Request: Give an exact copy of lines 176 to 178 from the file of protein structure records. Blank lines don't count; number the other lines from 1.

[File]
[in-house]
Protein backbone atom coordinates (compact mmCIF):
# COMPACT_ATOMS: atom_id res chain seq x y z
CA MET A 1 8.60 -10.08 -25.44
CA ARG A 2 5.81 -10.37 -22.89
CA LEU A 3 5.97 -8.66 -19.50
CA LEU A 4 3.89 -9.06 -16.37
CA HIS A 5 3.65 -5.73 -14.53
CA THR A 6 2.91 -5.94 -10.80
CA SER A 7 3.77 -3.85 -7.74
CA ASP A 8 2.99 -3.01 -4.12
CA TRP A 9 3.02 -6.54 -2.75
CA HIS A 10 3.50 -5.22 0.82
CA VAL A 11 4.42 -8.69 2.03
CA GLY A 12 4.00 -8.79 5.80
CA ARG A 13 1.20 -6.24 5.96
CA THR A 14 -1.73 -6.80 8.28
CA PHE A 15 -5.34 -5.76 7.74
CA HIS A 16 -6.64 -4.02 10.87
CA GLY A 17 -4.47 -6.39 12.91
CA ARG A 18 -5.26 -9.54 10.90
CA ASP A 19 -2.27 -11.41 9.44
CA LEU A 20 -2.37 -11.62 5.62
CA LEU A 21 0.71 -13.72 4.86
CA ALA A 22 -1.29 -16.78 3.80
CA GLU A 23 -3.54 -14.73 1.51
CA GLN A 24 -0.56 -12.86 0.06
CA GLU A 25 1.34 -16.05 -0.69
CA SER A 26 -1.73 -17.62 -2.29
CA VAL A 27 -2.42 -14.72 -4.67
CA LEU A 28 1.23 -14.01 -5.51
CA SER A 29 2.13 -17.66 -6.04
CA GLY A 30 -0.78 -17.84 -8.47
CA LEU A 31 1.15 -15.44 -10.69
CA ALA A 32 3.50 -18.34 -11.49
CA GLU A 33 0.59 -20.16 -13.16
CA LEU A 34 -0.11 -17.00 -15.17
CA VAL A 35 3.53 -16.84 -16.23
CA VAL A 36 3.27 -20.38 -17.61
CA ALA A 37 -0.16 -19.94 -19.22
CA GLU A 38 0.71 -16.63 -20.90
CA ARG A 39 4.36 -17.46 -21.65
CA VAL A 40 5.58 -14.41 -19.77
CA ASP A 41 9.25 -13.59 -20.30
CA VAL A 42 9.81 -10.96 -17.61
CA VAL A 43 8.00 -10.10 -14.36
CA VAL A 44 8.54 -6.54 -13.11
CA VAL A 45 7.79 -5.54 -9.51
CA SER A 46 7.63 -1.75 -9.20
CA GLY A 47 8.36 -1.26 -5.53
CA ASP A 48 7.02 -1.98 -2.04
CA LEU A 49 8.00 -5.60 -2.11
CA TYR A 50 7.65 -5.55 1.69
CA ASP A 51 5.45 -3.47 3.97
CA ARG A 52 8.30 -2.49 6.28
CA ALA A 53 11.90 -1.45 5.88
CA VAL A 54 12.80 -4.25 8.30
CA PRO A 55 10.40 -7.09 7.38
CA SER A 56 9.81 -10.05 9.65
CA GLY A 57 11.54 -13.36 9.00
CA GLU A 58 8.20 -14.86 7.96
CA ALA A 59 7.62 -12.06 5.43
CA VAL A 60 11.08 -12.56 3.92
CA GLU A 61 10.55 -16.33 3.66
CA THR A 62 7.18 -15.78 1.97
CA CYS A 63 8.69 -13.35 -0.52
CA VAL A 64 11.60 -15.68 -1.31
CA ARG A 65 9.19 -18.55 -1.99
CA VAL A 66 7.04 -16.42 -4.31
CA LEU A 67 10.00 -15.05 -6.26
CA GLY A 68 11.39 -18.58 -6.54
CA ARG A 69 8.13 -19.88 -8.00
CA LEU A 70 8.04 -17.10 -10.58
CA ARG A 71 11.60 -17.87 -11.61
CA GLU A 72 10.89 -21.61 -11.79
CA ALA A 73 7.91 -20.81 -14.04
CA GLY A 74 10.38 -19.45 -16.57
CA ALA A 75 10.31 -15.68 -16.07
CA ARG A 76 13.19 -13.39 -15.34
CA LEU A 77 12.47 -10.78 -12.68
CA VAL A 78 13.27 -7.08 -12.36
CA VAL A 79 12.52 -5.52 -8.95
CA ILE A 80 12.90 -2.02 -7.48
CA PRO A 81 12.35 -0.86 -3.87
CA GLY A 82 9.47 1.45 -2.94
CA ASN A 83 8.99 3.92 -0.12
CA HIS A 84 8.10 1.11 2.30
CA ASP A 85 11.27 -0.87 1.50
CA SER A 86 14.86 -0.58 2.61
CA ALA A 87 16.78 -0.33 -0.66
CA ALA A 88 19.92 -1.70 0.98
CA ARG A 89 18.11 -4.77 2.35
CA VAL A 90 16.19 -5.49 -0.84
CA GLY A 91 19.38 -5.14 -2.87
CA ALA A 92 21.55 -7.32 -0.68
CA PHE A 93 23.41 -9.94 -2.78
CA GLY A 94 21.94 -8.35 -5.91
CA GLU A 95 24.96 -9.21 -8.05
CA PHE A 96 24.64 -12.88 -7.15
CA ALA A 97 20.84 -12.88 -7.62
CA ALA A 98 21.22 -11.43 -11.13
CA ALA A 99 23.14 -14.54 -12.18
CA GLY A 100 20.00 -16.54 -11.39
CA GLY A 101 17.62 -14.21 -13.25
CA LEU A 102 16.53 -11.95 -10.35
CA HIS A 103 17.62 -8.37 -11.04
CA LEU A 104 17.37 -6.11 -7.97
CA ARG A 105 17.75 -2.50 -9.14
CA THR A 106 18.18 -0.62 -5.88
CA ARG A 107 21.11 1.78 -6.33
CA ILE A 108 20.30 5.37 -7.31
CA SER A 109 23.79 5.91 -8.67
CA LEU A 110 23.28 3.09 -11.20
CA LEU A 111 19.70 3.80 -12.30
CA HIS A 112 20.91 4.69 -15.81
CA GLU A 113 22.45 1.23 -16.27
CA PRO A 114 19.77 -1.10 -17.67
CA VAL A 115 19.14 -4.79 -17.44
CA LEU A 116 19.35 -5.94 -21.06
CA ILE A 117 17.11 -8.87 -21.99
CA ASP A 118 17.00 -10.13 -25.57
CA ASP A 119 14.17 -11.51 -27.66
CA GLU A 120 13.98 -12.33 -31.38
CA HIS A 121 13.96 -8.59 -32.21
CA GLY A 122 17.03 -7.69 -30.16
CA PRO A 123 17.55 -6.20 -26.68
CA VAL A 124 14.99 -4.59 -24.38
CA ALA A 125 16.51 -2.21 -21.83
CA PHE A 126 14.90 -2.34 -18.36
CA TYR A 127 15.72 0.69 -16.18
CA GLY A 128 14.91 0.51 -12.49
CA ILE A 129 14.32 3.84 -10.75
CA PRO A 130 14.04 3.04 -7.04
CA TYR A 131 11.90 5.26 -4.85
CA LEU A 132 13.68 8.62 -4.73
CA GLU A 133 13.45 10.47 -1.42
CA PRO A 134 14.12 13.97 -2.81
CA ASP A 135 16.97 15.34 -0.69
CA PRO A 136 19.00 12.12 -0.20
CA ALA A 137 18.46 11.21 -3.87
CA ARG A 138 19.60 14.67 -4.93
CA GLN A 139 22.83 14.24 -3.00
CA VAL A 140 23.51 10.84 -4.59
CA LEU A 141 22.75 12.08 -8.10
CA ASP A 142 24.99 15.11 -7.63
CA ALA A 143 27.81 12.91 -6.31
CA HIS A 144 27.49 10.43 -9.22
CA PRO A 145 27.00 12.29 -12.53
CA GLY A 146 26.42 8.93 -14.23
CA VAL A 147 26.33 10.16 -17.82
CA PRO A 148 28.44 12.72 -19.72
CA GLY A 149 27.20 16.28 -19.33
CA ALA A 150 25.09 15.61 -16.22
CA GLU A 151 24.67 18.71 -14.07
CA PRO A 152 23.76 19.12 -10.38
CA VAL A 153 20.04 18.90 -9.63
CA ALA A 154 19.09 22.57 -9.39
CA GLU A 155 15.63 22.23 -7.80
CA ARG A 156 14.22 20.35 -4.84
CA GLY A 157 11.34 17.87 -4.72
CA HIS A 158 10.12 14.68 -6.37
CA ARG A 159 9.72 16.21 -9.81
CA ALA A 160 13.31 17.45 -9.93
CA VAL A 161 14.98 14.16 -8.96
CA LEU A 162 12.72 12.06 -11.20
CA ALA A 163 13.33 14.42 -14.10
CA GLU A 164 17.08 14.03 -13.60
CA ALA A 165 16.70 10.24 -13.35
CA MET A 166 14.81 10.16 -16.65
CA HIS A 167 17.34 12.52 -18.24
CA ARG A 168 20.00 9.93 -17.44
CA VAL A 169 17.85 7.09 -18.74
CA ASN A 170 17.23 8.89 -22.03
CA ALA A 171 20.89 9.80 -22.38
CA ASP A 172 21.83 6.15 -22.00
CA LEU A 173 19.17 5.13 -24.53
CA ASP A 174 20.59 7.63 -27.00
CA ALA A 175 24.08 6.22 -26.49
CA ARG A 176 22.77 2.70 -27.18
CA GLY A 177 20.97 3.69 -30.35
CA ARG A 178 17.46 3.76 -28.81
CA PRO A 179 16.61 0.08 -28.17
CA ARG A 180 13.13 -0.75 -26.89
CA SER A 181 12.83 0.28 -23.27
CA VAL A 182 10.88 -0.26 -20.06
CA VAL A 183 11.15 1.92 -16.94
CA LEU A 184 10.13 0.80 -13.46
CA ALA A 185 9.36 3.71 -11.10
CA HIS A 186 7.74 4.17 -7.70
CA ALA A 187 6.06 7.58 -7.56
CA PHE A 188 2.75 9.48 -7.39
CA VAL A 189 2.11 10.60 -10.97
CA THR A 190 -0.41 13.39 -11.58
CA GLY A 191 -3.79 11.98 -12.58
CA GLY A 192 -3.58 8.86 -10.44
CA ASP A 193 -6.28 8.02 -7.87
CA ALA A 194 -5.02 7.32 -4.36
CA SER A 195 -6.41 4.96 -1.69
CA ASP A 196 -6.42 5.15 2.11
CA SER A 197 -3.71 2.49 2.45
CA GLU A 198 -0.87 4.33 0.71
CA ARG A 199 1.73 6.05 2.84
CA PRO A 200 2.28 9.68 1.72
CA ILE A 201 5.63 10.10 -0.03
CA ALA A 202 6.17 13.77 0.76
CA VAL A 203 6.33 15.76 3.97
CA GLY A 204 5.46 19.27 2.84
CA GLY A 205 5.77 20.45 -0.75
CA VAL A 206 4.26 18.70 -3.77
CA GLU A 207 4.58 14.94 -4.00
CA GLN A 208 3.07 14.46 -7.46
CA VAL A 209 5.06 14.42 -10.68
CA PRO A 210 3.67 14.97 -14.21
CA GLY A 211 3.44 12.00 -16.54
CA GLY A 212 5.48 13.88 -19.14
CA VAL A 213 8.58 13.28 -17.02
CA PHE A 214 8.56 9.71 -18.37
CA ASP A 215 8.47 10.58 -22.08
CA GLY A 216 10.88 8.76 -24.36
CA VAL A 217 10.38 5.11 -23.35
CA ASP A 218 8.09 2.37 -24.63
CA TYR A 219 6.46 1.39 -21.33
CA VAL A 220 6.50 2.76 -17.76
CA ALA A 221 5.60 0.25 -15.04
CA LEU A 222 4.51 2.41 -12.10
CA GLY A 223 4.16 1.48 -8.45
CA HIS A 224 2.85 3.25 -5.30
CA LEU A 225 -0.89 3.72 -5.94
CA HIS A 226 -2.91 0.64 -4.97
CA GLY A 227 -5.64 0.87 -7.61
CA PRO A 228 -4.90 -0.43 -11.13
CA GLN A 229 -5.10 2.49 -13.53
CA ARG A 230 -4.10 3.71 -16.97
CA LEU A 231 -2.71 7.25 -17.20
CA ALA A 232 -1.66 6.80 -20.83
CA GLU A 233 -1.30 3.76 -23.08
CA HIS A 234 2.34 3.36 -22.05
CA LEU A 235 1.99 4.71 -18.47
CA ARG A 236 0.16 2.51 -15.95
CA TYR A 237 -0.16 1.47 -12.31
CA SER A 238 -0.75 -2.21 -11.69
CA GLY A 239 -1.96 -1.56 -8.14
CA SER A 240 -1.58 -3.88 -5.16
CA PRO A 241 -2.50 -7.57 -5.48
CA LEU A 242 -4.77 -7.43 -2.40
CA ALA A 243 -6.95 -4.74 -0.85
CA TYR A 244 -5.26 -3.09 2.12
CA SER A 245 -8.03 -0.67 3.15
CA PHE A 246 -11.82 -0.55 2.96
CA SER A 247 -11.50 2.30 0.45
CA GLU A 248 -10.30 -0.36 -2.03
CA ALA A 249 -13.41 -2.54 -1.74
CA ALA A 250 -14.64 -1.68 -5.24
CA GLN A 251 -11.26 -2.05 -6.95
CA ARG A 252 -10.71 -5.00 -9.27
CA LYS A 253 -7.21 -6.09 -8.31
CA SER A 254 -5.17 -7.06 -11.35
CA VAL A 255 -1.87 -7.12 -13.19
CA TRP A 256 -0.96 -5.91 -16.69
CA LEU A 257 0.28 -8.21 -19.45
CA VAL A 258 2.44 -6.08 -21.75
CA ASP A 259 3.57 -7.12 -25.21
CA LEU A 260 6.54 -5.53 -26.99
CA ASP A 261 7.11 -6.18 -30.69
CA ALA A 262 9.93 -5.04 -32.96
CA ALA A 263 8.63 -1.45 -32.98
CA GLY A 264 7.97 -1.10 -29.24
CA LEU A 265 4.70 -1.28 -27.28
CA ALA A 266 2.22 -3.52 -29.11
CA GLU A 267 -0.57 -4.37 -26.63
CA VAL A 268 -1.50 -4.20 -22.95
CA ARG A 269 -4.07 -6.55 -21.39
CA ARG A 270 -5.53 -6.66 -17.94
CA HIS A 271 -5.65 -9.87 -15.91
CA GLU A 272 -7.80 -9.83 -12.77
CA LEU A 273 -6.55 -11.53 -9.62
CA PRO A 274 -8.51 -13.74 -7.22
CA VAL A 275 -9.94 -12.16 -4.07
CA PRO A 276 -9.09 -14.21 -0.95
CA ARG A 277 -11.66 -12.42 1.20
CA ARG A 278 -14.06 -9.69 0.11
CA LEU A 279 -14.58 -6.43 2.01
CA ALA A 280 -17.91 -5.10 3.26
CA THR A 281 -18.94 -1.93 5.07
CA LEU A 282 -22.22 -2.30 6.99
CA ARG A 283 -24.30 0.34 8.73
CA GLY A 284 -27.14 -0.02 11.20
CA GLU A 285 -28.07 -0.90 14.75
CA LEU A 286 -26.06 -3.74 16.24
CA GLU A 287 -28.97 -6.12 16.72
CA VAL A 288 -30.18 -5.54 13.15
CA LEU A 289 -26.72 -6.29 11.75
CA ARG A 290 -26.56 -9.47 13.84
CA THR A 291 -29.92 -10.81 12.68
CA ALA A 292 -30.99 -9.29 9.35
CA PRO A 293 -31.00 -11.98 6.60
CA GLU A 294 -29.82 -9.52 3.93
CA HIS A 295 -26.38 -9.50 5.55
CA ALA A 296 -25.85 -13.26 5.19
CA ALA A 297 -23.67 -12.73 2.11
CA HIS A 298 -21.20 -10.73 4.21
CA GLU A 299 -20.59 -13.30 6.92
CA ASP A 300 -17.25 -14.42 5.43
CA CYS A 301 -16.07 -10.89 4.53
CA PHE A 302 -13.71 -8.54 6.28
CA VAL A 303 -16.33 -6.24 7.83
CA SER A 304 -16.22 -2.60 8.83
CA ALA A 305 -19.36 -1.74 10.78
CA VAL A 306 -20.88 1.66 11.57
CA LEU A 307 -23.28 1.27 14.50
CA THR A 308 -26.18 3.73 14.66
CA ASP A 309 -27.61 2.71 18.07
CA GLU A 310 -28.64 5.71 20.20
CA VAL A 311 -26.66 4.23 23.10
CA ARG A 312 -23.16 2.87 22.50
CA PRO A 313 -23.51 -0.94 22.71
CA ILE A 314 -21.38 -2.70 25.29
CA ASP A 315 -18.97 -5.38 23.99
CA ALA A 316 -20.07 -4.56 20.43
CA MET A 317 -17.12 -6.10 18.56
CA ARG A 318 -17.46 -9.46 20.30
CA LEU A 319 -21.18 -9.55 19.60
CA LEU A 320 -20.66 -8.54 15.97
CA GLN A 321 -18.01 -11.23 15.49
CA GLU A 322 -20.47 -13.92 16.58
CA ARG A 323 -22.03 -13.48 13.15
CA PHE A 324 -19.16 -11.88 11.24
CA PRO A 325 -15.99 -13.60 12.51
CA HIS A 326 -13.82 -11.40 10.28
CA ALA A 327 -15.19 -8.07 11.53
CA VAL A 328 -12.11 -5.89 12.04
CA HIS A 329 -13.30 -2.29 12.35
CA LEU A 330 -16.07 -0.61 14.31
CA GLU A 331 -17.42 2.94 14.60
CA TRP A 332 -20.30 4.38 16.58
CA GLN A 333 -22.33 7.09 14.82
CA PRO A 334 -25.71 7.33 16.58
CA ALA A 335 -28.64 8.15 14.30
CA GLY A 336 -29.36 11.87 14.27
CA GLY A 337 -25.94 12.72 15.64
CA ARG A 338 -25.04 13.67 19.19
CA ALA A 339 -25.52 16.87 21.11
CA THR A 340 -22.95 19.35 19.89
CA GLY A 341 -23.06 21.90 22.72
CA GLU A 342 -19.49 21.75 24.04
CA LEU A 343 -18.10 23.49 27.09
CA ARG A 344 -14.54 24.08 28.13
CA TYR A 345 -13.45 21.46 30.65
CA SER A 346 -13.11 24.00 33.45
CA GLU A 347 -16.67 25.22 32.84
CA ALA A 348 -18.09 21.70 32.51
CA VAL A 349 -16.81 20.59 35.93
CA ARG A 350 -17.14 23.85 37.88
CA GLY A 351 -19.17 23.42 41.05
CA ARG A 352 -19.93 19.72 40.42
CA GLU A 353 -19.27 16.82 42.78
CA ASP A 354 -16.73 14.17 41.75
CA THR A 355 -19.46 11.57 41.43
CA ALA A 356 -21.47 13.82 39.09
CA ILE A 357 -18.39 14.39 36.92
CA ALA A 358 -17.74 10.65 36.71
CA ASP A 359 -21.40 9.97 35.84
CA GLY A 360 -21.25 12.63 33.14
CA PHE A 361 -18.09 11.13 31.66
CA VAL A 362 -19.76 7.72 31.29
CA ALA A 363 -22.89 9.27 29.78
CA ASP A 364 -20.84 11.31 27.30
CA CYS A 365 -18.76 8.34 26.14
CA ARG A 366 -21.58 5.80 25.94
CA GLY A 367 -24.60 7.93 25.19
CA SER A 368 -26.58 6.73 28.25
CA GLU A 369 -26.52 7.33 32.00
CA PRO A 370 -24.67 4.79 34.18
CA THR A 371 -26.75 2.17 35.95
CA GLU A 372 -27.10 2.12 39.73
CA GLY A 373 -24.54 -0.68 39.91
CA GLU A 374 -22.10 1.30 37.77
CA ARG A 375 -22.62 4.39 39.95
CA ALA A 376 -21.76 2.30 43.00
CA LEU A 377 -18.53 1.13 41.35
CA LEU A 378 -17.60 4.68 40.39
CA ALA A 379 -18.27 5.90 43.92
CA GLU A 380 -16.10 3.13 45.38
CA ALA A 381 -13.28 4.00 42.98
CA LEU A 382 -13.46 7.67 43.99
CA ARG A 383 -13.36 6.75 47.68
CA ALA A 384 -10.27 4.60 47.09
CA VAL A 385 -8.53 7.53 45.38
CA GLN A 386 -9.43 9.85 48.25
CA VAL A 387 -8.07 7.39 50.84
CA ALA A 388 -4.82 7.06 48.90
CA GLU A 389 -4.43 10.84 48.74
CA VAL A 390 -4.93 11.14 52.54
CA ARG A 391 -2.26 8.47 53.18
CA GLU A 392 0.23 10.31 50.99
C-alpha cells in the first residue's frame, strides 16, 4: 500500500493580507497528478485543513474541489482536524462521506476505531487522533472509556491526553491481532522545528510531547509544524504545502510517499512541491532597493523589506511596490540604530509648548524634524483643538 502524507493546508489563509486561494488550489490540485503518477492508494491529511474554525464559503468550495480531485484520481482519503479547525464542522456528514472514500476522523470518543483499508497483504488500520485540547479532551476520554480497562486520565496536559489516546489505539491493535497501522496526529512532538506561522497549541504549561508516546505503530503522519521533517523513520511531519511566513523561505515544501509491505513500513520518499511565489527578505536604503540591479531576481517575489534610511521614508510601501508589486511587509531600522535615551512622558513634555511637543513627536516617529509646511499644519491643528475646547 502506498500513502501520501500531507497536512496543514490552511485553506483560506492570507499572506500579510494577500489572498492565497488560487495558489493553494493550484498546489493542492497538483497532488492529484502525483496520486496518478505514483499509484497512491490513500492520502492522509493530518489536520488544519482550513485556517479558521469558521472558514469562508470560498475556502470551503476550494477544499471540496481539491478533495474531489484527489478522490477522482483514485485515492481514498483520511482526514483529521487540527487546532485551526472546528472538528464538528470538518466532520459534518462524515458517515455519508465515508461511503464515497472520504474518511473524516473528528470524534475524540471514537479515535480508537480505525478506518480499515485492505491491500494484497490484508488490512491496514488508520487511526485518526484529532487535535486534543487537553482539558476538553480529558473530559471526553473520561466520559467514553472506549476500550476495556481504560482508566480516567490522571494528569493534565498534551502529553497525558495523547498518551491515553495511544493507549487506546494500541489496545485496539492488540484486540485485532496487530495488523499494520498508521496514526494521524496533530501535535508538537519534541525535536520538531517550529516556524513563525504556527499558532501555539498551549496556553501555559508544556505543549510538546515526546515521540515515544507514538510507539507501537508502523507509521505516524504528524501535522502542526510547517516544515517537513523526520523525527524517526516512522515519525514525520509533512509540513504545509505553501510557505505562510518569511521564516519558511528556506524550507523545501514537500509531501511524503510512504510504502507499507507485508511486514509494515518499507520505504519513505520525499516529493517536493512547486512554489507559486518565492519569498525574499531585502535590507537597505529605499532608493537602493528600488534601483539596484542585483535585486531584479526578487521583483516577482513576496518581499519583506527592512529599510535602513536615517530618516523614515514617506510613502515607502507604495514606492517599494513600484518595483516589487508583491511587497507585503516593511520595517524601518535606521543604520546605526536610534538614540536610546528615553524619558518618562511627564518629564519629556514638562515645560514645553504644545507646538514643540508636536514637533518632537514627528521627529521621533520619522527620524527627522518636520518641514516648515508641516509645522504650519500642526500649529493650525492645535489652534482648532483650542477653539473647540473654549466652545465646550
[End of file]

CA LEU A 173 19.17 5.13 -24.53
CA ASP A 174 20.59 7.63 -27.00
CA ALA A 175 24.08 6.22 -26.49